Mesoscale Modeling and Analysis Pertinent to Electrode Processing
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Fabricating devices consisting of nanoparticles is a manufacturing challenge for novel small scale devices, e.g., ultrathin porous electrodes. Techniques that can have exquisite control over the shape, size and surface properties of nanoparticles have been developed. The efficient utilization of these highly functionalized nanomaterials is dependent on the assembly behavior and resultant microstructures. Evaporation-influenced nanoparticle assembly is a promising scheme to fabricate predefined microstructures. In the present study, a morphologically detailed mesoscale model is developed to investigate microstructure variation produced by evaporation-influenced nanoparticle aggregation. Three dynamic processes, namely solvent evaporation, nanoparticle diffusion and rotation, are incorporated in the model. Fundamentally, system dynamics is dictated by the Hamiltonian, which is the function of interparticle, particle-solvent and solvent-surroundings interactions. Irregularity in particle shape is simulated by using hexagonal particles. Aggregation characteristics like cluster size, film thickness and nanoparticle distribution are found to be a strong function of relative strengths of interaction energies. For evaporation-induced aggregation, an appropriate evaporation rate can facilitate nanoparticle aggregation. However, very high evaporation rates lead to a highly porous structure due to fast bubble growth. Though the usage of nanoparticles for the electrodes has become the center of research, most of the batteries are still prepared using the micro-sized active particles. A Stratification model is used to predict the distribution of micro-sized active particles and KMC method is used to predict the distribution of secondary nanoparticles like conductive additives and binders on the active particles. The stratification model predicts that at lower Peclet number, a uniform film is formed. Also at higher Sedimentation number, particles deposit at a higher rate leading to uniform film formation on the substrate. The KMC model predictions qualitatively explain morphological properties of a nanometer sized film of particulate slurry processed at different drying temperatures. The present simulations demonstrate that the higher drying temperatures and lower chemical potentials produce more compact film with less structural and surface inhomogeneities. This work provides guidelines for the design of efficient microstructure manufacturing strategies. In addition, the developed framework can be easily extended to study realistic slurry behaviors, e.g., polydispersed solution and morphological variations of particles.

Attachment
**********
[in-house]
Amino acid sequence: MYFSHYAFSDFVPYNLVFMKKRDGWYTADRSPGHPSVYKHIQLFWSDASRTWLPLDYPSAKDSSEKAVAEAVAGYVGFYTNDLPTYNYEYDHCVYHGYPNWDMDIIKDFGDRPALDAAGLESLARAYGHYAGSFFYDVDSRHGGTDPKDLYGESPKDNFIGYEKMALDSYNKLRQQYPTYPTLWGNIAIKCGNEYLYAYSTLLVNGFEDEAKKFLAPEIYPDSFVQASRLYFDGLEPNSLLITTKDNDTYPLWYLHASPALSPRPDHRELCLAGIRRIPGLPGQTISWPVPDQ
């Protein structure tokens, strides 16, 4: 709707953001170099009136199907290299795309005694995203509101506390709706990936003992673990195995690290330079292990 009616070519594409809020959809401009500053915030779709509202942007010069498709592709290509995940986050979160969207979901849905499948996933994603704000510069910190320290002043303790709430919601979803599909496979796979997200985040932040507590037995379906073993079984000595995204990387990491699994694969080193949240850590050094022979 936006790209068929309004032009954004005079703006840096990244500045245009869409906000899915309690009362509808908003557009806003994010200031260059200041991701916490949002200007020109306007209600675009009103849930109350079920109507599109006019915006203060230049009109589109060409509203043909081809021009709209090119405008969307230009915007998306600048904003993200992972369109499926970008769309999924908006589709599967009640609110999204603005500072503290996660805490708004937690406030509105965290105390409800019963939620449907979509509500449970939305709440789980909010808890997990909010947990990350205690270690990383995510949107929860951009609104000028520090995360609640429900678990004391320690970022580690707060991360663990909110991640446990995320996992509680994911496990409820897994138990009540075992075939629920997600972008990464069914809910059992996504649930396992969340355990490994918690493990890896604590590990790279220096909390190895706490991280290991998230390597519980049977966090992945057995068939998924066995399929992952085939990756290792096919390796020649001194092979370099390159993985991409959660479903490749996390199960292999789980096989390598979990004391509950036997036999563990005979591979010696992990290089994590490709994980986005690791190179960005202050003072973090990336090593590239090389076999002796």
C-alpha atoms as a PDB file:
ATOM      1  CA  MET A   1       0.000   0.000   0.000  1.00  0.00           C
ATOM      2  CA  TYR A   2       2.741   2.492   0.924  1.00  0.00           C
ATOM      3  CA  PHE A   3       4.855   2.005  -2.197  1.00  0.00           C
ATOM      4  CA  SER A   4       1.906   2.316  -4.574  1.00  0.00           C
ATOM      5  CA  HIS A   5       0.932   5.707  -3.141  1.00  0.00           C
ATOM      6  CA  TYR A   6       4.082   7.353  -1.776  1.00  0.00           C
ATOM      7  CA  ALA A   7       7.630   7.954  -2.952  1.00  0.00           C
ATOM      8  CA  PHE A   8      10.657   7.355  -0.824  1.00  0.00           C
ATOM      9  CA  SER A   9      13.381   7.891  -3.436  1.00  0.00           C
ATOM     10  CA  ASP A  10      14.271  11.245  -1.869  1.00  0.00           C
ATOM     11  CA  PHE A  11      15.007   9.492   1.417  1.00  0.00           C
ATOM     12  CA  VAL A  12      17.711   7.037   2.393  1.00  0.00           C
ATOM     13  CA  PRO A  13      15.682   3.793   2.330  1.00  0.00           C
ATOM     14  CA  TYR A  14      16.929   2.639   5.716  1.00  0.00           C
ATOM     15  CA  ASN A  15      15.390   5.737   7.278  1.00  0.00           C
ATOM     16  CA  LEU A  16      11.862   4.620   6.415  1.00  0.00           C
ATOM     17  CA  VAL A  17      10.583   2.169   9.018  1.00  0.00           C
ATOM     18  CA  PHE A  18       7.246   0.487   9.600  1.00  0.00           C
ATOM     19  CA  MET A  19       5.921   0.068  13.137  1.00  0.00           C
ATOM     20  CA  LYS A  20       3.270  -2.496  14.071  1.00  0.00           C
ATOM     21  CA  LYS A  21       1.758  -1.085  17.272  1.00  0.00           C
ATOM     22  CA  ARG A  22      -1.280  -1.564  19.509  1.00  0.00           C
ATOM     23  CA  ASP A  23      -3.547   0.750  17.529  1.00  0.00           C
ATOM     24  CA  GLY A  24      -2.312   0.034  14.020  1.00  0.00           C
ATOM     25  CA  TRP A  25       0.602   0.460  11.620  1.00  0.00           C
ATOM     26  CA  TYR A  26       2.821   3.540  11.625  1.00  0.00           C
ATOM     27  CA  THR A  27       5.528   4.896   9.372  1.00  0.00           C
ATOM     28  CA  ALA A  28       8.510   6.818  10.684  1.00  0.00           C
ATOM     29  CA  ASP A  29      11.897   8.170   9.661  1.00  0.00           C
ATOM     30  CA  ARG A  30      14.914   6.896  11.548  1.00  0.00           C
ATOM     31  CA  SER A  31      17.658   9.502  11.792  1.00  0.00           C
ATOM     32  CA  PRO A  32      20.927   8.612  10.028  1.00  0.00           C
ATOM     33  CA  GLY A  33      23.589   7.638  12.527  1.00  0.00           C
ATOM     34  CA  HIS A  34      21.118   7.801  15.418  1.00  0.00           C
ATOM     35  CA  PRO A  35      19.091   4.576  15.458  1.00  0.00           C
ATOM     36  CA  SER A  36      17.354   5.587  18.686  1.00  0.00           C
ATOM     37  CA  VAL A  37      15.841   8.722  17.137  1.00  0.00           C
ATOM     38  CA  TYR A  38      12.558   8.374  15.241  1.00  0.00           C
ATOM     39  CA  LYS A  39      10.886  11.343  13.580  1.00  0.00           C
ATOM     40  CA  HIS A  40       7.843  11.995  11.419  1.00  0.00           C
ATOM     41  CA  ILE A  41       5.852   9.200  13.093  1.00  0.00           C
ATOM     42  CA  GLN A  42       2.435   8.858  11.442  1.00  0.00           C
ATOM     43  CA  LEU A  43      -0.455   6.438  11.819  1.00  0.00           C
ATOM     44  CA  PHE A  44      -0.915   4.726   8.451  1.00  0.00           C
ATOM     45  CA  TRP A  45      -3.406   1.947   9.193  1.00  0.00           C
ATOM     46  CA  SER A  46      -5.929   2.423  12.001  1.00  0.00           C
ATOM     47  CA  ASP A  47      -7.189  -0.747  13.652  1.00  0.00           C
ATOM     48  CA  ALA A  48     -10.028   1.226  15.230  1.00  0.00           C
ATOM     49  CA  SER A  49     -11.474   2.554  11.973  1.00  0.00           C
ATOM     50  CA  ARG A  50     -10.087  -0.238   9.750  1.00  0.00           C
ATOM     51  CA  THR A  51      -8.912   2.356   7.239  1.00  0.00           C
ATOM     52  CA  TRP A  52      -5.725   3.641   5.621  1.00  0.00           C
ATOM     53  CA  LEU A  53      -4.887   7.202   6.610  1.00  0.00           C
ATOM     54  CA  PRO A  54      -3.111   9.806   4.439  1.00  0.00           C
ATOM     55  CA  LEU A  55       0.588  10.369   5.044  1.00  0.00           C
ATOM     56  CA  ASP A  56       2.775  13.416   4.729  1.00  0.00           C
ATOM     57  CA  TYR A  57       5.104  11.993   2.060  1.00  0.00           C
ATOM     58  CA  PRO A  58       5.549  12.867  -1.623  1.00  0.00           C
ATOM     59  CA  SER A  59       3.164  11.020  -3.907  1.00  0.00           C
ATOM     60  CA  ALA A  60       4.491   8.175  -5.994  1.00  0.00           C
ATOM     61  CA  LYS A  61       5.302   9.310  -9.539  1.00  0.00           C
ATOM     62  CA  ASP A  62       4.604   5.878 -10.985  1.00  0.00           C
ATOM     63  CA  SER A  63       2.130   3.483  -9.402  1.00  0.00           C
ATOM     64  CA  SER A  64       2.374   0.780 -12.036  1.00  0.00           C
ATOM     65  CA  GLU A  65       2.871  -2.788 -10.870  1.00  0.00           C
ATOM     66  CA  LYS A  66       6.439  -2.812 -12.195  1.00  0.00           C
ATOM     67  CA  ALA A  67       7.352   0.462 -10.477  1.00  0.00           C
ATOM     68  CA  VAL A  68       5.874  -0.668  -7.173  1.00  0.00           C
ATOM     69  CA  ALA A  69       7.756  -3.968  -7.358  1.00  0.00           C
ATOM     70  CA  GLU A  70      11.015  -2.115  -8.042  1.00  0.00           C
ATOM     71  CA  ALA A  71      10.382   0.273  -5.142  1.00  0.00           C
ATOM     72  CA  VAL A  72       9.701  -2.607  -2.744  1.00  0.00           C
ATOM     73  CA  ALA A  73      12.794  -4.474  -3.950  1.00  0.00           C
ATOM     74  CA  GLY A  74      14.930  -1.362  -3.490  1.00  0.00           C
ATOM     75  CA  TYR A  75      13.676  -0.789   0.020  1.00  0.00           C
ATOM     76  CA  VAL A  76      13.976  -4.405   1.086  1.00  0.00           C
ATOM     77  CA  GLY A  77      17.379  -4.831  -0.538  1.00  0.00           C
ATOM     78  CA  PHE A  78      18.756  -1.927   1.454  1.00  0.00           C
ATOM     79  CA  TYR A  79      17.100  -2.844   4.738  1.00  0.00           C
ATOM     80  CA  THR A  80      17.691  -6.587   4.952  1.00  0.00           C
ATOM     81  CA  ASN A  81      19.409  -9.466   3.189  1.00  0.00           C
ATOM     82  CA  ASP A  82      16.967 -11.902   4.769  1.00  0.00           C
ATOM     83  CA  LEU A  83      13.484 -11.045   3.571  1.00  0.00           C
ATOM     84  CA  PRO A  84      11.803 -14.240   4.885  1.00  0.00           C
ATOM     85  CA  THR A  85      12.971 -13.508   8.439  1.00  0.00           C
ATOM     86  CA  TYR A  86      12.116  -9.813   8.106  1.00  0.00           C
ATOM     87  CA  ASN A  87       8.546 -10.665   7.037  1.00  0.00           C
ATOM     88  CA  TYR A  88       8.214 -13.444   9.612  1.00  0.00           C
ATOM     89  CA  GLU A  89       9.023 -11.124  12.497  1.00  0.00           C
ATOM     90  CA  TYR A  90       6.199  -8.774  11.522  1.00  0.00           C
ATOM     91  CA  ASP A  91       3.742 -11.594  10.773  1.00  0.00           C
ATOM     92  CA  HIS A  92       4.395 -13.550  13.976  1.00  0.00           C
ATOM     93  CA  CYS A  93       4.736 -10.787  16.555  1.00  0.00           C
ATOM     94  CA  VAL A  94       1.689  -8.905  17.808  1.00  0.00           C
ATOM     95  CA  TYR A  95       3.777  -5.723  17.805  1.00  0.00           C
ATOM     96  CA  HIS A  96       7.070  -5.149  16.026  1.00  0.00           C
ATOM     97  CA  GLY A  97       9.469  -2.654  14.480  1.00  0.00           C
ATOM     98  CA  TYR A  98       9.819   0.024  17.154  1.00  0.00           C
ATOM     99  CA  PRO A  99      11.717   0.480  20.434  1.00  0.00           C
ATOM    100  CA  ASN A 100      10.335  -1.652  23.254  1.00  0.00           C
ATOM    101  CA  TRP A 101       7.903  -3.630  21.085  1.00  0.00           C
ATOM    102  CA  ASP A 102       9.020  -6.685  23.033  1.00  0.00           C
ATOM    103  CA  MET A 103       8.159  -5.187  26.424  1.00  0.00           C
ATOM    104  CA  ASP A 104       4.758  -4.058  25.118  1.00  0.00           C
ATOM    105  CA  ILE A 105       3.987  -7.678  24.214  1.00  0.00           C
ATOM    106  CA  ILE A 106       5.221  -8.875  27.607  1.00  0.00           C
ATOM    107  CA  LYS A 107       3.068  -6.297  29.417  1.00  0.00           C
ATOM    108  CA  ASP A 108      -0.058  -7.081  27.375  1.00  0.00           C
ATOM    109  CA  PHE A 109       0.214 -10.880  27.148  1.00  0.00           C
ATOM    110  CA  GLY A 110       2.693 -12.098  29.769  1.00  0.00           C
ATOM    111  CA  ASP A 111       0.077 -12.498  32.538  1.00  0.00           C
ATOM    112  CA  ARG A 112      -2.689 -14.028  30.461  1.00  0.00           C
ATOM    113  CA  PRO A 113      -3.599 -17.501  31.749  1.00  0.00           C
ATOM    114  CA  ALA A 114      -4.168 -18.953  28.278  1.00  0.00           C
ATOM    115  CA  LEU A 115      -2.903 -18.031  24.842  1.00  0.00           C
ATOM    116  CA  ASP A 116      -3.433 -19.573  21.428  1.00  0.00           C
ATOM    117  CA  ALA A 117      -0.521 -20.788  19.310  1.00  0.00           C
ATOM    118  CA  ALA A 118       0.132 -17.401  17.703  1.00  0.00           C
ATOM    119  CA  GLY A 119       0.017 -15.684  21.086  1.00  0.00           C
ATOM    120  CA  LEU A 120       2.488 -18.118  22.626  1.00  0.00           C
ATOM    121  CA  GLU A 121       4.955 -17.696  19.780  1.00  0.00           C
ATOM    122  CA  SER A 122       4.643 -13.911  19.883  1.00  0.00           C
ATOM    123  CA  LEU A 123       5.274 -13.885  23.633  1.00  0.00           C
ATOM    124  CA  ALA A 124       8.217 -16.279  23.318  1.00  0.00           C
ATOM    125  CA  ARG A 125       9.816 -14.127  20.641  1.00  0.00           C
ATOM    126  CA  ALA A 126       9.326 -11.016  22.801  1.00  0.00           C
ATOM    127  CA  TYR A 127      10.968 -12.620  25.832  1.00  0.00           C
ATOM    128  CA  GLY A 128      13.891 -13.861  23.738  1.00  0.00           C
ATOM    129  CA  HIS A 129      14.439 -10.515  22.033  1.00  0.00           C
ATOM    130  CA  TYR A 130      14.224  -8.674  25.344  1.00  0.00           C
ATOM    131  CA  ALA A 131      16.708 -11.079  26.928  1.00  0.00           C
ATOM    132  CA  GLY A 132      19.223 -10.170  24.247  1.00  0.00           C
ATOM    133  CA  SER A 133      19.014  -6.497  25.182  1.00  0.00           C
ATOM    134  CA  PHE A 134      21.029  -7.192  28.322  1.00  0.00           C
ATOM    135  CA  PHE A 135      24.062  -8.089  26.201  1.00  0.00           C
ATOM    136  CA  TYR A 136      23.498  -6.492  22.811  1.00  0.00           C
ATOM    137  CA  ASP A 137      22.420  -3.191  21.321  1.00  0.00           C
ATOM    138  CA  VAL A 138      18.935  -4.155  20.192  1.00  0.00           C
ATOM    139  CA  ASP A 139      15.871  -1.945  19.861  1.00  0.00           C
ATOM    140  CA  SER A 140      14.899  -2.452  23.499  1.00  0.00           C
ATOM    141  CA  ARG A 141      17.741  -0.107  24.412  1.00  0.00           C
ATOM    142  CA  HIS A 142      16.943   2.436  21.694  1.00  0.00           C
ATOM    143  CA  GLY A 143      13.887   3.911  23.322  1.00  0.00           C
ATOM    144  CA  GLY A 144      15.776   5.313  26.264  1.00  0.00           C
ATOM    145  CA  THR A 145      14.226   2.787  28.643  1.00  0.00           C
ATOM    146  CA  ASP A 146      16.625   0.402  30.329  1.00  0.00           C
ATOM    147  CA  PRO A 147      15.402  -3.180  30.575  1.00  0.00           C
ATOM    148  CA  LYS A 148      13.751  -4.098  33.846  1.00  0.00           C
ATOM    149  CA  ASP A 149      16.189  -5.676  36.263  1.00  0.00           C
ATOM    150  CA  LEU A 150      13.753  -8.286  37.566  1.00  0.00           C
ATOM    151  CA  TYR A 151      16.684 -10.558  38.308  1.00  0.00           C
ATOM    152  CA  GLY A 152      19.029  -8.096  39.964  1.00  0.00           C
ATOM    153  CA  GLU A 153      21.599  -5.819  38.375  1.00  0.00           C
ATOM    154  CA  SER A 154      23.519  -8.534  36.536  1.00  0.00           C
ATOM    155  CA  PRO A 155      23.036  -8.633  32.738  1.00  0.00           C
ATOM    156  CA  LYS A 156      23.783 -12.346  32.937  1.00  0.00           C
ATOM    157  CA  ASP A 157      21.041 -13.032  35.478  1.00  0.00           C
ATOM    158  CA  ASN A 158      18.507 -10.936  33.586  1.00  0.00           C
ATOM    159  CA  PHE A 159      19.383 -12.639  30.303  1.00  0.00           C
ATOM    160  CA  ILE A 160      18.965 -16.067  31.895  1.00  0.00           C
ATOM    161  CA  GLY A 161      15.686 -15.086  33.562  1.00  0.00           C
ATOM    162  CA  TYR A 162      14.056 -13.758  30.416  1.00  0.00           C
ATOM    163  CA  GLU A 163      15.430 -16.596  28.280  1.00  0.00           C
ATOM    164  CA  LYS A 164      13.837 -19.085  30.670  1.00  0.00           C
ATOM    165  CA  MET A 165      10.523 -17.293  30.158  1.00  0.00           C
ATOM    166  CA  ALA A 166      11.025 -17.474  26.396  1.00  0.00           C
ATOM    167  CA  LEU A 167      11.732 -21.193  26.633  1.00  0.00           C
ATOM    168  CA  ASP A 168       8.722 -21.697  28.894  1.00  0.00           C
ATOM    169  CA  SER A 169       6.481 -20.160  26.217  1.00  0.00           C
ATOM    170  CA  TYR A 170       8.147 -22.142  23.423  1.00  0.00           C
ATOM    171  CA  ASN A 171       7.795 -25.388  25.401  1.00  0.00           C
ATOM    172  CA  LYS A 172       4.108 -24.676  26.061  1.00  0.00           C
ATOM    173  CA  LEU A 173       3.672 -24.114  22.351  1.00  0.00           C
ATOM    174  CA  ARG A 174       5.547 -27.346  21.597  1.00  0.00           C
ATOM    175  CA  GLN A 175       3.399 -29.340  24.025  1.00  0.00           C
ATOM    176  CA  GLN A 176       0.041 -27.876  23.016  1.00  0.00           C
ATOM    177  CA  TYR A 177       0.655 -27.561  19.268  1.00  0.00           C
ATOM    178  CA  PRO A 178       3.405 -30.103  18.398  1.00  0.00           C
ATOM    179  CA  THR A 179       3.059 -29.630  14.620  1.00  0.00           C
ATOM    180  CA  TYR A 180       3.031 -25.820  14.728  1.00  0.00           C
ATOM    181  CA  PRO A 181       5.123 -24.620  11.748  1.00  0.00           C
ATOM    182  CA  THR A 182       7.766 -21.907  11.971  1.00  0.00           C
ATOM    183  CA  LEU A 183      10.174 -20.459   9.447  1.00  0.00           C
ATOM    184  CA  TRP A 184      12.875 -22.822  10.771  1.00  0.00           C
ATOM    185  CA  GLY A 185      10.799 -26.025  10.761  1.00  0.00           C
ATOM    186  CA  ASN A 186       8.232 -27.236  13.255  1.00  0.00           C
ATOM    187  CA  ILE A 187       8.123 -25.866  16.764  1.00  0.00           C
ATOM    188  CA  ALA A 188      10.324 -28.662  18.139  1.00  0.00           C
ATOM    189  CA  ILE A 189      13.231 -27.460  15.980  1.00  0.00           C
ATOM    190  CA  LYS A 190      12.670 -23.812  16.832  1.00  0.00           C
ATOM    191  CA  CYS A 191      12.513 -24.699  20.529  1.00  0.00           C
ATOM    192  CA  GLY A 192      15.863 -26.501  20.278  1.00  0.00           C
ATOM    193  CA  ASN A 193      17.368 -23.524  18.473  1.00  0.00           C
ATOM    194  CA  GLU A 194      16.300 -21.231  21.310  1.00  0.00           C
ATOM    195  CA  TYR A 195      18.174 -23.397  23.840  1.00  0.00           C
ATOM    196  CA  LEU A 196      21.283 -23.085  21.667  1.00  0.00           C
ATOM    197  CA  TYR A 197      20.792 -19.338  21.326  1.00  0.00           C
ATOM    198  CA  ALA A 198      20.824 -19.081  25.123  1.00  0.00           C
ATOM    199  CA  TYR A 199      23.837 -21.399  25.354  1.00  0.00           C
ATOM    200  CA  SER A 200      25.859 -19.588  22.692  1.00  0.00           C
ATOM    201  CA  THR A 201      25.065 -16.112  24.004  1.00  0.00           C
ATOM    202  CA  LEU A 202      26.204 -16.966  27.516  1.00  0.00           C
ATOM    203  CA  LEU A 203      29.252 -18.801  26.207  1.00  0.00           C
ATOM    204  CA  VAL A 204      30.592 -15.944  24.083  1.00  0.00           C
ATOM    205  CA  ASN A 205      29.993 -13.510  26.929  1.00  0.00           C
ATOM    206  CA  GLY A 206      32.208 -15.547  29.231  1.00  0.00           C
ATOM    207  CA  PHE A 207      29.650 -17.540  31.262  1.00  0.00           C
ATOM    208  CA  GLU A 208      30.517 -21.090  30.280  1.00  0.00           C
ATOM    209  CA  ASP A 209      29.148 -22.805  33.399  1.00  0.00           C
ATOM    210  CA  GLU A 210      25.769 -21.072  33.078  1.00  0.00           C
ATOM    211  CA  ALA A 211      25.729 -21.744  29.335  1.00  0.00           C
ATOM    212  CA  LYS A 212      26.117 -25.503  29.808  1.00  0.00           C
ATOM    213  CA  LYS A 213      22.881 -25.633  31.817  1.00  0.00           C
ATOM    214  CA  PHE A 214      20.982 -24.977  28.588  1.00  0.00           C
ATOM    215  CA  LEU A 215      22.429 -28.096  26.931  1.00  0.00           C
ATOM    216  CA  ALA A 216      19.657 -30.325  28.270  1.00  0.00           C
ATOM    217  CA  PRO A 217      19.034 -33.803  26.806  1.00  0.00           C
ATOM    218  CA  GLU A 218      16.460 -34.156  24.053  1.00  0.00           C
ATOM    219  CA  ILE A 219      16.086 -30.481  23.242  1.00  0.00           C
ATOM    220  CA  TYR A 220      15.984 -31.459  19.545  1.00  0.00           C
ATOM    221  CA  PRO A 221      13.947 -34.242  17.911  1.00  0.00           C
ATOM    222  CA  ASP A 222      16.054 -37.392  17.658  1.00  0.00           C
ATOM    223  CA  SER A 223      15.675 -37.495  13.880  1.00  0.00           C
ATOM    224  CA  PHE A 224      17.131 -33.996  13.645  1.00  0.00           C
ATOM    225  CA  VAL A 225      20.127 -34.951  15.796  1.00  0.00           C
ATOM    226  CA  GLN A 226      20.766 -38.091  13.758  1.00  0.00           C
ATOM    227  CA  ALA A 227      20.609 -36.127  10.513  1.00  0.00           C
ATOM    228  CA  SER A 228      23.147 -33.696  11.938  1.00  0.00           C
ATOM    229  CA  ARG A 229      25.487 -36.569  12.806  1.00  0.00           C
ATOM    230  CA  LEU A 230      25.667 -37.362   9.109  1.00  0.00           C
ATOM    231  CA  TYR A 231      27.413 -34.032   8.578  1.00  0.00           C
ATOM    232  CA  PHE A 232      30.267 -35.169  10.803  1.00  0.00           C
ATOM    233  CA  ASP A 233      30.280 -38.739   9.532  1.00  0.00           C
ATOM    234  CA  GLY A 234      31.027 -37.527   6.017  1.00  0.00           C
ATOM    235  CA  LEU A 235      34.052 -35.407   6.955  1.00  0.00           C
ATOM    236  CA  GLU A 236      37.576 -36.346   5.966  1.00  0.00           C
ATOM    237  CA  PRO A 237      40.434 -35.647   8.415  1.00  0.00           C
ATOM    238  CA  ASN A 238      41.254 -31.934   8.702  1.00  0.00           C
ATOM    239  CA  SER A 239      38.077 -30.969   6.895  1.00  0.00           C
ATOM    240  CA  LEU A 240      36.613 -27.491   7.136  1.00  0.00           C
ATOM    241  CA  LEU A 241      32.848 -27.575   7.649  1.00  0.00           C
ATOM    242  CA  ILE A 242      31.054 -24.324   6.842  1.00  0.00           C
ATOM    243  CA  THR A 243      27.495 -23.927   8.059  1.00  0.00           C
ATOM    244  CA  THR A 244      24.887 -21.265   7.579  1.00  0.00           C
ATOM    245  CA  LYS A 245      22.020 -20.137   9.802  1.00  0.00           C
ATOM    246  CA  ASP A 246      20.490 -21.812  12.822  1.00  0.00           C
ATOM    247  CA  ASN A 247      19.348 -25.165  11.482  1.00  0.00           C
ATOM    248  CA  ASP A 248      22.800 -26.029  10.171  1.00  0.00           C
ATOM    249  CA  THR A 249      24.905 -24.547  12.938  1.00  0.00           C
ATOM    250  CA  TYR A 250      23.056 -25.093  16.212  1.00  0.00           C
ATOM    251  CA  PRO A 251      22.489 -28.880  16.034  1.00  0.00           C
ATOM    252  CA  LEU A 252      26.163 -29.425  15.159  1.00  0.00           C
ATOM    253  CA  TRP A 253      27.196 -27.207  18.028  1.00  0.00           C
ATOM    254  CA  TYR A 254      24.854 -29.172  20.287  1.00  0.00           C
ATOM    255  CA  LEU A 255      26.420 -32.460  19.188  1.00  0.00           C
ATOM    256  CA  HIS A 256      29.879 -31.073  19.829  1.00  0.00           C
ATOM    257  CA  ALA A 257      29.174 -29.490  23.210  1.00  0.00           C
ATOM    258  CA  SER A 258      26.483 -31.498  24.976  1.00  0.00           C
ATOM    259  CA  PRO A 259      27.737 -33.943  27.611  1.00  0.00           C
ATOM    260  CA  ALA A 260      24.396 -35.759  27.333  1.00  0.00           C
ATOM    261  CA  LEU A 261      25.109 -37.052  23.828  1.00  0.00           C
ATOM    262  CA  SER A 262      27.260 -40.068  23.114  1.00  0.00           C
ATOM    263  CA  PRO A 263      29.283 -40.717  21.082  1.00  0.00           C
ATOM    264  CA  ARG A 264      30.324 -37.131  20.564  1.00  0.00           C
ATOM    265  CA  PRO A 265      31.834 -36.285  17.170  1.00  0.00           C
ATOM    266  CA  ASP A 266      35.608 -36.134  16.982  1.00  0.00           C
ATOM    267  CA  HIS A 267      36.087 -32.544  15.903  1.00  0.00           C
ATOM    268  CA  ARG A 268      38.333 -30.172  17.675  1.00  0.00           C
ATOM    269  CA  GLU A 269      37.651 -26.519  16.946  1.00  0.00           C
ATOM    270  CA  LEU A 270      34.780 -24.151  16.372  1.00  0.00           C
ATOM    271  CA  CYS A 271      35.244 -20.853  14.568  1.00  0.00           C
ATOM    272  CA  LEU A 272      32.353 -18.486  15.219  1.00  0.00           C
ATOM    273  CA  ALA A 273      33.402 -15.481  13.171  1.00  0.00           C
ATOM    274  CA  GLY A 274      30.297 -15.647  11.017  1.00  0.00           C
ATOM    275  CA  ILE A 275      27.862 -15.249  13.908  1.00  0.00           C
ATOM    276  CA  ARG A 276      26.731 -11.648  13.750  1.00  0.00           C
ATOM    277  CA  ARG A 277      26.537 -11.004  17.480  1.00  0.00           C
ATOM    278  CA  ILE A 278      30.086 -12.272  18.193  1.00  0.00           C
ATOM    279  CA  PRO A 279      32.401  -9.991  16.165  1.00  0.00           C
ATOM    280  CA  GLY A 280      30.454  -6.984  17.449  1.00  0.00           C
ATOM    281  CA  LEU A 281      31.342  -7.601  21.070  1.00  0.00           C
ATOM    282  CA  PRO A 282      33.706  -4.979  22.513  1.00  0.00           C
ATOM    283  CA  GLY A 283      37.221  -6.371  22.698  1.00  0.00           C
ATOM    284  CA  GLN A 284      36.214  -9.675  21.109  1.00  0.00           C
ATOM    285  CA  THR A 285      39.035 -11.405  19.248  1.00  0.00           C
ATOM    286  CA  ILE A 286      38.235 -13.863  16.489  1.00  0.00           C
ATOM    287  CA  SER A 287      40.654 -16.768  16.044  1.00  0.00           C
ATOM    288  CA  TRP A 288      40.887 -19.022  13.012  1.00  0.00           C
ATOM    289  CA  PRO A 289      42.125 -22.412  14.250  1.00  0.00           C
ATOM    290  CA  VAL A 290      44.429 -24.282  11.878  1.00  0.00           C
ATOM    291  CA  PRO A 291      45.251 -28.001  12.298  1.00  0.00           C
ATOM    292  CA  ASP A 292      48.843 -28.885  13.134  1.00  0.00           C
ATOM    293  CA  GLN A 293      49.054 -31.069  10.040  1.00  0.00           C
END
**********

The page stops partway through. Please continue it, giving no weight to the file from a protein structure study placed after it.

Palakurthy, Seshendra (2016). Mesoscale Modeling and Analysis Pertinent to Electrode Processing. Master's thesis, Texas A&M University. Available electronically from